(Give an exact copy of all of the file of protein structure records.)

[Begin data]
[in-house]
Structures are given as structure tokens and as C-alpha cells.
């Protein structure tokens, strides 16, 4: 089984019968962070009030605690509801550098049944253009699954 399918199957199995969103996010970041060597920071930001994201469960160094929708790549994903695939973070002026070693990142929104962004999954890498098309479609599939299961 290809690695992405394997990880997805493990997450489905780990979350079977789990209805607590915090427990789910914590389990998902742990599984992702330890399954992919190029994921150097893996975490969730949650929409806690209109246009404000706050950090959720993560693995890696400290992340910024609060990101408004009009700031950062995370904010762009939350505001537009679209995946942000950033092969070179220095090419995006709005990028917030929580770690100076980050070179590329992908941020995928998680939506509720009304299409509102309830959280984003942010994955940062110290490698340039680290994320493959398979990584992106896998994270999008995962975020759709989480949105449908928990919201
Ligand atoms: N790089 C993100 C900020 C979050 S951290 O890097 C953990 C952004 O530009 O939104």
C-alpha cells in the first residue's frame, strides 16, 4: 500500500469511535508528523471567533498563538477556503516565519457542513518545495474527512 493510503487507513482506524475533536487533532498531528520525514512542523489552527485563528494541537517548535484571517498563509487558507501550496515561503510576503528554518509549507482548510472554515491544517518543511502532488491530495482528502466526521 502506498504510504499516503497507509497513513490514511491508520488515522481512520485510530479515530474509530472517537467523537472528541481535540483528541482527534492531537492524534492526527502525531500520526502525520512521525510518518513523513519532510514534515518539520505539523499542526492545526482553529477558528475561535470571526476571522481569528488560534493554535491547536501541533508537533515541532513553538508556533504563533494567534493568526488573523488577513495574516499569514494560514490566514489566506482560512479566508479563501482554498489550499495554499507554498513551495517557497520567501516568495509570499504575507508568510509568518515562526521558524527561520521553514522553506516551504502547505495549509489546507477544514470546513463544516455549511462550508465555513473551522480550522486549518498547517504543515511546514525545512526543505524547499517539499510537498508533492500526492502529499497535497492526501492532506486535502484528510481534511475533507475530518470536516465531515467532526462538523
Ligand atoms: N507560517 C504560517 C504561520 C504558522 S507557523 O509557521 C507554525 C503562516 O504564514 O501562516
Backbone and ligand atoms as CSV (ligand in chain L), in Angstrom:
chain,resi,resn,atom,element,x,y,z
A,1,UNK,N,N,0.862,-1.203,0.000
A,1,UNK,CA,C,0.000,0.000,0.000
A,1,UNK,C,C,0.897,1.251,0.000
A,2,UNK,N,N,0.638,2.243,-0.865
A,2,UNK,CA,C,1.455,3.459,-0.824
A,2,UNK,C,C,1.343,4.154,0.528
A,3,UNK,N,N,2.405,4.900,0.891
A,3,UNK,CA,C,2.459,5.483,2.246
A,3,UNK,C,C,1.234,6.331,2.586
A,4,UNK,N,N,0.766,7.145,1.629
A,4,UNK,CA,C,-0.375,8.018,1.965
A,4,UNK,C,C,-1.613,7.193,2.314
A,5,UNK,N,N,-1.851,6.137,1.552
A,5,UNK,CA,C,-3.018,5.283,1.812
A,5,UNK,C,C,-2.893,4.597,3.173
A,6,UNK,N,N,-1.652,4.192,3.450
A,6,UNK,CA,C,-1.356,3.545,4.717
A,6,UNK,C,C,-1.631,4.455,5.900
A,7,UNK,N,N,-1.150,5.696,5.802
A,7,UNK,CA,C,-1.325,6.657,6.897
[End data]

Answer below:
[in-house]
Structures are given as structure tokens and as C-alpha cells.
């Protein structure tokens, strides 16, 4: 089984019968962070009030605690509801550098049944253009699954 399918199957199995969103996010970041060597920071930001994201469960160094929708790549994903695939973070002026070693990142929104962004999954890498098309479609599939299961 290809690695992405394997990880997805493990997450489905780990979350079977789990209805607590915090427990789910914590389990998902742990599984992702330890399954992919190029994921150097893996975490969730949650929409806690209109246009404000706050950090959720993560693995890696400290992340910024609060990101408004009009700031950062995370904010762009939350505001537009679209995946942000950033092969070179220095090419995006709005990028917030929580770690100076980050070179590329992908941020995928998680939506509720009304299409509102309830959280984003942010994955940062110290490698340039680290994320493959398979990584992106896998994270999008995962975020759709989480949105449908928990919201
Ligand atoms: N790089 C993100 C900020 C979050 S951290 O890097 C953990 C952004 O530009 O939104």
C-alpha cells in the first residue's frame, strides 16, 4: 500500500469511535508528523471567533498563538477556503516565519457542513518545495474527512 493510503487507513482506524475533536487533532498531528520525514512542523489552527485563528494541537517548535484571517498563509487558507501550496515561503510576503528554518509549507482548510472554515491544517518543511502532488491530495482528502466526521 502506498504510504499516503497507509497513513490514511491508520488515522481512520485510530479515530474509530472517537467523537472528541481535540483528541482527534492531537492524534492526527502525531500520526502525520512521525510518518513523513519532510514534515518539520505539523499542526492545526482553529477558528475561535470571526476571522481569528488560534493554535491547536501541533508537533515541532513553538508556533504563533494567534493568526488573523488577513495574516499569514494560514490566514489566506482560512479566508479563501482554498489550499495554499507554498513551495517557497520567501516568495509570499504575507508568510509568518515562526521558524527561520521553514522553506516551504502547505495549509489546507477544514470546513463544516455549511462550508465555513473551522480550522486549518498547517504543515511546514525545512526543505524547499517539499510537498508533492500526492502529499497535497492526501492532506486535502484528510481534511475533507475530518470536516465531515467532526462538523
Ligand atoms: N507560517 C504560517 C504561520 C504558522 S507557523 O509557521 C507554525 C503562516 O504564514 O501562516
Backbone and ligand atoms as CSV (ligand in chain L), in Angstrom:
chain,resi,resn,atom,element,x,y,z
A,1,UNK,N,N,0.862,-1.203,0.000
A,1,UNK,CA,C,0.000,0.000,0.000
A,1,UNK,C,C,0.897,1.251,0.000
A,2,UNK,N,N,0.638,2.243,-0.865
A,2,UNK,CA,C,1.455,3.459,-0.824
A,2,UNK,C,C,1.343,4.154,0.528
A,3,UNK,N,N,2.405,4.900,0.891
A,3,UNK,CA,C,2.459,5.483,2.246
A,3,UNK,C,C,1.234,6.331,2.586
A,4,UNK,N,N,0.766,7.145,1.629
A,4,UNK,CA,C,-0.375,8.018,1.965
A,4,UNK,C,C,-1.613,7.193,2.314
A,5,UNK,N,N,-1.851,6.137,1.552
A,5,UNK,CA,C,-3.018,5.283,1.812
A,5,UNK,C,C,-2.893,4.597,3.173
A,6,UNK,N,N,-1.652,4.192,3.450
A,6,UNK,CA,C,-1.356,3.545,4.717
A,6,UNK,C,C,-1.631,4.455,5.900
A,7,UNK,N,N,-1.150,5.696,5.802
A,7,UNK,CA,C,-1.325,6.657,6.897